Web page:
“They played the college, we hooked up, and I became their road manager. I was very much into hippy and leftfield promotions and community music. We had bands like the Pink Fairies and Skin Alley, also running a coach trip to Hawkwind’s Space Ritual show at Blackburn (King George’s Hall, late 1972), and putting Quintessence on.”

I was intrigued about your link with John Peel back in those days.

“Well, the thing a lot of people don’t realise is that John actually worked at Townhead Mill in Rochdale, as his father was a cotton broker and got him the job. In fact, we did a Tractor album called The Road from Townhead Mill in recent years. And the other interesting link is that next to where that mill was, Andy Kershaw later went to a nursery, about 300 yards away.”

Of course, at the turn of the ’70s, Peelie was still close to Marc Bolan, which takes me on to Tyrannosaurus Rex appearing at Glastonbury in the iconic festival’s early days. Did Chris ever get down there in that era?

“I didn’t, but one of the things that egged me on was buying the Revelations triple-LP, with tracks by Marc Bolan, David Bowie, Pete Townshend, and The Grateful Dead, with art by Barney Bubbles. And working at Bickershaw, seeing the fence come down, and being part of that wider Pink Fairies and Hawkwind community, I felt that was the direction festivals should go in.”

Now Then: Chris Hewitt, here and now, so to speak (Photo: Chris Hewitt)

Did Chris ever play in a band?

“I bought a guitar, fitted a pickup, but started experimenting with amps, messing with equipment. Then, when Tractor’s guitarist got married and had a baby, he decided to jack it in, so I went off to London to work for Kilburn and the High Roads and Carol Grimes. At that time, Carol was with Neil Hubbard from Kokomo, and along with Henry McCulloch from The Grease Band they slept on the floor above a fruit shop in Ladbroke Grove, while I was living with my parents nearby, having moved from Rochdale to Surrey. I was driving all over London, working for a PA firm in Willesden.”

So who was Deeply Vale’s prize booking as far as you’re concerned?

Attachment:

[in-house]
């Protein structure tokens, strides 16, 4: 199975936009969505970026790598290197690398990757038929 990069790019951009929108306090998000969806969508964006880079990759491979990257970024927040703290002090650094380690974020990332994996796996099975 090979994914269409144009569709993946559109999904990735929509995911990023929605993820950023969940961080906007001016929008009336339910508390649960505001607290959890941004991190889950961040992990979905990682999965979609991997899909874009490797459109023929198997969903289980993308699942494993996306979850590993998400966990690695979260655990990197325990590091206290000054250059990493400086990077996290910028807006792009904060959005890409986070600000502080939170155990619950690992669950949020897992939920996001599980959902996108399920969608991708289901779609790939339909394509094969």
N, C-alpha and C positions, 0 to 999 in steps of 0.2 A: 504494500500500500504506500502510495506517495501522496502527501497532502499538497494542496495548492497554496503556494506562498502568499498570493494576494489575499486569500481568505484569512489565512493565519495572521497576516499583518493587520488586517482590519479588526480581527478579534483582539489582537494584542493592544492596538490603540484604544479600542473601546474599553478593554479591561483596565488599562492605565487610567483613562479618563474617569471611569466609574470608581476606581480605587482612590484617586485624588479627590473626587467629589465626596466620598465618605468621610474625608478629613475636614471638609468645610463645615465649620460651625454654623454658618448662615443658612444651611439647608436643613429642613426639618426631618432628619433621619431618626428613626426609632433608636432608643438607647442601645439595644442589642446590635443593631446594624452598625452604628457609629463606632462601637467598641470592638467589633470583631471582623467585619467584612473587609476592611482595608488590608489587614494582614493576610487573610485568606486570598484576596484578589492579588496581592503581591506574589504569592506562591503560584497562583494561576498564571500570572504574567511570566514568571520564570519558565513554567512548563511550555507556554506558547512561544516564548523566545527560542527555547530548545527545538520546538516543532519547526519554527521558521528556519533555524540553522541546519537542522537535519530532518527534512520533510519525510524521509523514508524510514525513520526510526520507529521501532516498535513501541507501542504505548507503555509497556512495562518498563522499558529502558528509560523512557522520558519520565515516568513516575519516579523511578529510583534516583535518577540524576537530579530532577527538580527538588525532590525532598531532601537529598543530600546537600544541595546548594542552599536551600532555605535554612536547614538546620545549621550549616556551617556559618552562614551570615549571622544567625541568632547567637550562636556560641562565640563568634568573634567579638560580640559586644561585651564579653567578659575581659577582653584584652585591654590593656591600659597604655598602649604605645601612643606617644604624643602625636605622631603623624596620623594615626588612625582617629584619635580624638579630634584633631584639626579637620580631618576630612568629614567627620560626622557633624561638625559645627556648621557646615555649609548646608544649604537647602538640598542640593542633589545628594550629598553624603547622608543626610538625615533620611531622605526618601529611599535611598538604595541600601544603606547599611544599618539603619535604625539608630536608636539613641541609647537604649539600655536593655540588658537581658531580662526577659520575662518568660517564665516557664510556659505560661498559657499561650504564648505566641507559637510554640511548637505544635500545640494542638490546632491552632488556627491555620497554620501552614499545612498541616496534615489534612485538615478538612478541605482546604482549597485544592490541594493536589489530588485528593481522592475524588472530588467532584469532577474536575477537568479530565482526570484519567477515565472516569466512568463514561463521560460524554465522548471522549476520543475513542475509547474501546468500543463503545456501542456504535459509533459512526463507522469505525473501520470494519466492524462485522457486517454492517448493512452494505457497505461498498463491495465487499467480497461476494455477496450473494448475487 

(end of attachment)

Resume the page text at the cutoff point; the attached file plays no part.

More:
“I think the Steve Hillage booking was a real coup at the time, when Gong were playing the Apollos and paid summer festivals. We got him straight from Finland’s Festival of the Midnight Sun.”

Chris also managed Nik Turner for a while (’which was no mean feat’). Is that right he turned up at Deeply Vale with his own mini-pyramid stage-set attached to a van, with about 25 passengers?

“That’s right, and he had an Alsatian dog called, Tree, who only ate brown rice – a vegan dog!”

Did the reunion gigs take some organising, getting so many of the original artists back on board?

“We did a mock run in 2015, for one night, with about 12 bands, Steve Hillage headlining. That went well so we decided to do another, which took around a year to plan.”

Looking back on those ealry shows, Steve Hillage said, ‘Deeply Vale was slightly ahead of the Southern festivals, as it introduced the fusion between the classic psychedelic festival movement and the new New Wave music.’ It’s a fair point. And it was a rather ground-breaking move, inviting punk bands to join the fray.

“Yeah, The Ruts were formed there, The Fall met Here and Now and Grant Showbiz there. The Fall played three years of the festival and went on anarchic hippy tours with Here and Now and Graham Massey’s (later of 808 State) Danny and The Dressmakers. That brought that sort of punk/hippy crossover on the free festival and free gig circuit. Here and Now would hire halls and tell people to put what they wanted on a bucket.”

Of course, the public perception is that those genres didn’t mix, but I seem to recall influential early punks like Mick Jones of The Clash were into the Pink Fairies back in the day, in his impressionable Roundhouse dancing days.

“I think that was much more a London thing, perhaps more around the King’s Road with Malcolm McLaren. But the likes of John Lydon were into King Crimson and all that.”

Fall Guys: Tony Wilson compering The Fall for Chris Hewitt in 1978, with Marc Riley and Una baines also in the line-up (Photo: Chris Hewitt)

Chris got to know Mark E. Smith – ‘Manchester’s answer to Captain Beefheart’, as he described him – well, and was hired in recent years ‘to make sure he arrived on stage on time and played a full set’. And as The Fall’s recently-departed front-man put it, ‘Deeply Vale was great to play, It was just up the road for us. I don’t like festivals but I loved Deeply Vale.’

Meanwhile, Graham Massey said, “I’m always sort of harking back to Deeply Vale as the blueprint for a festival. For me it just had that sort of made-up-for-the-people vibe. The thing about Deeply Vale is that it felt like local action.”

So will there ever be another Deeply Vale Festival, Chris?